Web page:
Four seniors awarded Labouisse Prize for international civic engagement projects

March 2, 2021

By Pooja Makhijani, Princeton Institute for International and Regional Studies

Princeton University seniors Chisom Ilogu, Sarah Kamanzi, Leopoldo Solis and Lydia Spencer have been awarded the Henry Richardson Labouisse ’26 Prize to pursue international civic engagement projects for one year following graduation.

Ilogu, a history concentrator from Belle Mead, New Jersey, will develop a digital and in-person exhibit in Nigeria and Senegal about the major pan-African festival FESTAC ’77. Kamanzi, a French and Italian concentrator from Kigali, Rwanda, will interview African international students in Rwanda, like herself, who come from low income-backgrounds but have acquired socioeconomic and passport privileges. Solis, a history concentrator from Tucson, Arizona, will spend his year in the Huastecan region of Mexico, teaching English and basic computational skills in the Nahua communities of Chicontepec. Spencer, a Spanish and Portuguese concentrator from Moreland Hills, Ohio, will work to scale up initiatives to combat gender violence in Latin America in Brasilia, Brazil.

The Labouisse Prize, which awards $30,000 to each recipient, enables graduating seniors to engage in a project that exemplifies the life and work of Henry Richardson Labouisse, a 1926 Princeton alumnus who was a diplomat, international public servant, and champion for the causes of international justice and international development. The prize was established in 1984 by Labouisse’s daughter Anne Peretz and family. It is administered by the Princeton Institute for International and Regional Studies (PIIRS).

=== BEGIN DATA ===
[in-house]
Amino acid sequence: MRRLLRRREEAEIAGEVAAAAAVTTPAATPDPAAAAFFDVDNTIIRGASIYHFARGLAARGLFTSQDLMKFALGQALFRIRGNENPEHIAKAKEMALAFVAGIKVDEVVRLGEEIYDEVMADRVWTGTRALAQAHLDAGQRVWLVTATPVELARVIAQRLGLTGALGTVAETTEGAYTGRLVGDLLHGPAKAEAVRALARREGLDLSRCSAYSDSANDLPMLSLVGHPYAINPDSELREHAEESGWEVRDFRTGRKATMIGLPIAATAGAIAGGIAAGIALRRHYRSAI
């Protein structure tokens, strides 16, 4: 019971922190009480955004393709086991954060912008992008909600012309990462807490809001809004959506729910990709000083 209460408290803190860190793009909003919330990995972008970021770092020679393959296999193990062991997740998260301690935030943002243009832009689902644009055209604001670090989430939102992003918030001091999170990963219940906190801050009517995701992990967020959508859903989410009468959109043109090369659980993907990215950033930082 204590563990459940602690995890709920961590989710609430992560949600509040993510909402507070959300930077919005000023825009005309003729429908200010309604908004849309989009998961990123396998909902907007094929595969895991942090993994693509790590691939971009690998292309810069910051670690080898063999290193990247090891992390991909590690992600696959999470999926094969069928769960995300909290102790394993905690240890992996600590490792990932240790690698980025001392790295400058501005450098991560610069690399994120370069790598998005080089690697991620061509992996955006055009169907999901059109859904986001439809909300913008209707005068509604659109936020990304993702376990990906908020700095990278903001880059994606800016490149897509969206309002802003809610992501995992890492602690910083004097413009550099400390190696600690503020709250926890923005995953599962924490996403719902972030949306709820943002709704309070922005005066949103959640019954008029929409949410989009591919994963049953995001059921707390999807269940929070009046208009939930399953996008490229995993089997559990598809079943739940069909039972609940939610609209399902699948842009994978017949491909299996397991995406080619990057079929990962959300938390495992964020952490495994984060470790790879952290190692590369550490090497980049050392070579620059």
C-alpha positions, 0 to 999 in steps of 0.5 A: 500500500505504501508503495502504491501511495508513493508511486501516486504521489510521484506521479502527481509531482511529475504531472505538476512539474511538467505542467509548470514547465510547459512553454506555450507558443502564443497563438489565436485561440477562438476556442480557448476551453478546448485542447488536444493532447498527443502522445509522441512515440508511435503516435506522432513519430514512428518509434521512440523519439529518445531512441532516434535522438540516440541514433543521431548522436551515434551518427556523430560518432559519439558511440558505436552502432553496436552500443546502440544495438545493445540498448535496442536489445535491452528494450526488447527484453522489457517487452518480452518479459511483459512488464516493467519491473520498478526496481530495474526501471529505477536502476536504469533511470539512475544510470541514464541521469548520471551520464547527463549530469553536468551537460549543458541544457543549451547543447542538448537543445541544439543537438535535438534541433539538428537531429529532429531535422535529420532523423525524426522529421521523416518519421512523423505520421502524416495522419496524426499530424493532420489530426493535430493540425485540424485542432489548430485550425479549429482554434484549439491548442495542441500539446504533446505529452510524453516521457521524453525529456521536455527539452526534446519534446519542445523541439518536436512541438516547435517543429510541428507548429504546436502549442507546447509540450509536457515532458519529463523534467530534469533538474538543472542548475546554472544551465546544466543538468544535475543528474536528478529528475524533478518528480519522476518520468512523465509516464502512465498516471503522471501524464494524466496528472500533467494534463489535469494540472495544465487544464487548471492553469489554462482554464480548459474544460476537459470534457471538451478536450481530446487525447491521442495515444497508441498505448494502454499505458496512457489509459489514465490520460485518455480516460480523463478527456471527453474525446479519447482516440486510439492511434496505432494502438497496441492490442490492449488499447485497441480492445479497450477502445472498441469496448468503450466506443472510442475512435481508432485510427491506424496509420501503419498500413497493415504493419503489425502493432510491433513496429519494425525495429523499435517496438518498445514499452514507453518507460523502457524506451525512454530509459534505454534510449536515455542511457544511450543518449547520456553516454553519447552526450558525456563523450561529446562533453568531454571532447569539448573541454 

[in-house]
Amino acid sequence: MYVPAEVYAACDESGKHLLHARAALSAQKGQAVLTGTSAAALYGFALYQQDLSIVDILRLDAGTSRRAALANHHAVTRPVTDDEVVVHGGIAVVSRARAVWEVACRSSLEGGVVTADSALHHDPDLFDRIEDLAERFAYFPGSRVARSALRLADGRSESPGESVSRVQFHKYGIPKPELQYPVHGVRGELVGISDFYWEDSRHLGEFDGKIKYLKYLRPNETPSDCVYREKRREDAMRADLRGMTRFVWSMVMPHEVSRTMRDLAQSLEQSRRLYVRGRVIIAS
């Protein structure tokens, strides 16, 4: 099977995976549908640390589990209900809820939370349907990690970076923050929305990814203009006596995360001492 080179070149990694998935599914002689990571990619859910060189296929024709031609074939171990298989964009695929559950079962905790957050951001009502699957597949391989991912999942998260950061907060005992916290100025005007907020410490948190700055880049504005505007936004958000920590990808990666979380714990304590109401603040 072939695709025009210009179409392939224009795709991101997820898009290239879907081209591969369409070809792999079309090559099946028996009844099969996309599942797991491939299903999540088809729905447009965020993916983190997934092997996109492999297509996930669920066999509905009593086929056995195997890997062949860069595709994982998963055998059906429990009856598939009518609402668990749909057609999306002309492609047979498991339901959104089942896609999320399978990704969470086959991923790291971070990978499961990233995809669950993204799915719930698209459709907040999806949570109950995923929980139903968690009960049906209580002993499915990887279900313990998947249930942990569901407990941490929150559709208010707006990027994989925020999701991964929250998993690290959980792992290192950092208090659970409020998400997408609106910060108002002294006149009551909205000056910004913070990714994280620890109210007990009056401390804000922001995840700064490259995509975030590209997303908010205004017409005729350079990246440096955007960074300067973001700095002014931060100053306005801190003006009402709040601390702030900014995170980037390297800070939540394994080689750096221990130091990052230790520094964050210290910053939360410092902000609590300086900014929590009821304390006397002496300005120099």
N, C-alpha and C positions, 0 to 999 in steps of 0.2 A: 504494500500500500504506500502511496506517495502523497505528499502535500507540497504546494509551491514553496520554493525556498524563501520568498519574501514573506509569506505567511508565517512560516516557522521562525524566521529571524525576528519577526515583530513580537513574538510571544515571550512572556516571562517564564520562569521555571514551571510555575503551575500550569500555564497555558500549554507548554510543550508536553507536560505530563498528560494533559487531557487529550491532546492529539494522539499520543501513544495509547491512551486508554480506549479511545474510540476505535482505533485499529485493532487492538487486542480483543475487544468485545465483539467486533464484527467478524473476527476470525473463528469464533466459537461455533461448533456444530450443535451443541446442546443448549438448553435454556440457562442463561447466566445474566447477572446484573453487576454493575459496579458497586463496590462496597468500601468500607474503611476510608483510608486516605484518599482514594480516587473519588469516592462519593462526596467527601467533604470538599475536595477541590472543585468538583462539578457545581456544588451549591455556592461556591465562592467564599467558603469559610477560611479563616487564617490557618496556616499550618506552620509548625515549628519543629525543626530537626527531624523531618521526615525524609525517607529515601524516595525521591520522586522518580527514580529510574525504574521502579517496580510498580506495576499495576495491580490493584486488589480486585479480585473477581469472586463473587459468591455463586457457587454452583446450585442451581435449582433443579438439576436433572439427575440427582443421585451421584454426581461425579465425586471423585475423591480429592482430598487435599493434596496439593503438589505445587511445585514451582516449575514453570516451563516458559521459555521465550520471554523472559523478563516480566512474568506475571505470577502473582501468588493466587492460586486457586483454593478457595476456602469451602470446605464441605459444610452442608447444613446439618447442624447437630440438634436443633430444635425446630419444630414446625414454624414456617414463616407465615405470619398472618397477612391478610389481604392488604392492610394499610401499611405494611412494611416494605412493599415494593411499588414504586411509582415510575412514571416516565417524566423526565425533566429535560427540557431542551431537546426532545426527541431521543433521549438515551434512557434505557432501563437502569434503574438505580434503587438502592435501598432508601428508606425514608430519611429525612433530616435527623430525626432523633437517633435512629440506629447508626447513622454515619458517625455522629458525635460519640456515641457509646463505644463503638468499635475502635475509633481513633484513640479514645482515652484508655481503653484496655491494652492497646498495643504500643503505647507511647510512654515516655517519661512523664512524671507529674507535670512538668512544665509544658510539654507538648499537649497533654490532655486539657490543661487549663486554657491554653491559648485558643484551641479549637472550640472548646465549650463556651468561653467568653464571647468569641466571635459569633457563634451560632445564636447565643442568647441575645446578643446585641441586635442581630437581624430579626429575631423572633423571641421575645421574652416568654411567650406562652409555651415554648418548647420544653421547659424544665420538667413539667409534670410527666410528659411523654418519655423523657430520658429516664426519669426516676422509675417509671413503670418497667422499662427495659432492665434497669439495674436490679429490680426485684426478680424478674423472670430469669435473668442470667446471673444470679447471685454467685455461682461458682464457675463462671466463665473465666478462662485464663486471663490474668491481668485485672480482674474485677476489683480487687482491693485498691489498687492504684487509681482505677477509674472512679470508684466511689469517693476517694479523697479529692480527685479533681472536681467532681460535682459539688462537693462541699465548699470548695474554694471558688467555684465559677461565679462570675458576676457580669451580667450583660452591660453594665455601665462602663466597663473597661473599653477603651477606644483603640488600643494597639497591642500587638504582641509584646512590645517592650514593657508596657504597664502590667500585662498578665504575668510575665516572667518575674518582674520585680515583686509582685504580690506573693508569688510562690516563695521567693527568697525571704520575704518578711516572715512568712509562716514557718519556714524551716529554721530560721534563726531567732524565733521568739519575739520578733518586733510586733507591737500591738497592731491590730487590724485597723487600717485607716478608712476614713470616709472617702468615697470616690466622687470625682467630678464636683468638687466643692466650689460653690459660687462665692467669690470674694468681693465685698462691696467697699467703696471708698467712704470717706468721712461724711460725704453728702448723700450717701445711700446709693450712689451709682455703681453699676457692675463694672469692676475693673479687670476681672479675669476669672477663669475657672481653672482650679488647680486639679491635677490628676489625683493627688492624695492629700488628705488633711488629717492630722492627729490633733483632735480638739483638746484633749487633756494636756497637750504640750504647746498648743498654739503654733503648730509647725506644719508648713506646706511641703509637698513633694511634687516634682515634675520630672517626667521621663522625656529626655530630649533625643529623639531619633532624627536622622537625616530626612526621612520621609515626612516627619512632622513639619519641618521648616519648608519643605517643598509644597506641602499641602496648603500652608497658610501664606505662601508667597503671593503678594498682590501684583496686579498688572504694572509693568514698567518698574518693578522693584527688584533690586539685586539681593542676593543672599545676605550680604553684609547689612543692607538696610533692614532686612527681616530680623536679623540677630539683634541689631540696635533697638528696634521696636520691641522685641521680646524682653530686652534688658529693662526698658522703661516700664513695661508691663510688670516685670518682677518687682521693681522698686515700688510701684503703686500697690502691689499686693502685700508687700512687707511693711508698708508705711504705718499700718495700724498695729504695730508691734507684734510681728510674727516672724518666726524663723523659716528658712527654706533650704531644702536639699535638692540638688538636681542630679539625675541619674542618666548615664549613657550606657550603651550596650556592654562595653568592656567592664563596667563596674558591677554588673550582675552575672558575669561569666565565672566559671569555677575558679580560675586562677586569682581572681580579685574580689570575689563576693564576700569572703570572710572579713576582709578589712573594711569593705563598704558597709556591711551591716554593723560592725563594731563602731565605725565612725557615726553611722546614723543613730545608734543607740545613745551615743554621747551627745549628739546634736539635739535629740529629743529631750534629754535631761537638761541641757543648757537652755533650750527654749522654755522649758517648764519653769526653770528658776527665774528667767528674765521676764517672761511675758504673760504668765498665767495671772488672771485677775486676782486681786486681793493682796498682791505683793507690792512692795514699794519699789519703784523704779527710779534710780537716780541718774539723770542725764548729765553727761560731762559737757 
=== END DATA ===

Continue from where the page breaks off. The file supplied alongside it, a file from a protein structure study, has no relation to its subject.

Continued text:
Due to ongoing uncertainty about global travel, these projects might be modified accordingly.

“The current COVID-19 pandemic, with its tragic death toll, spreading disease and poverty, and exposing deep domestic and global inequalities, racism and injustices, also serves to remind us that no nation can go it alone and that we need to continue our efforts to work together to make this a better world,” said Emmanuel Kreike, professor of history and chair of the Labouisse selection committee. “Despite COVID-19, this year’s and last year’s Labouisse fellows continue to follow in the footsteps of alumni like Henry Labouisse even though their service to less privileged communities abroad under the current circumstances often takes place in an online format.”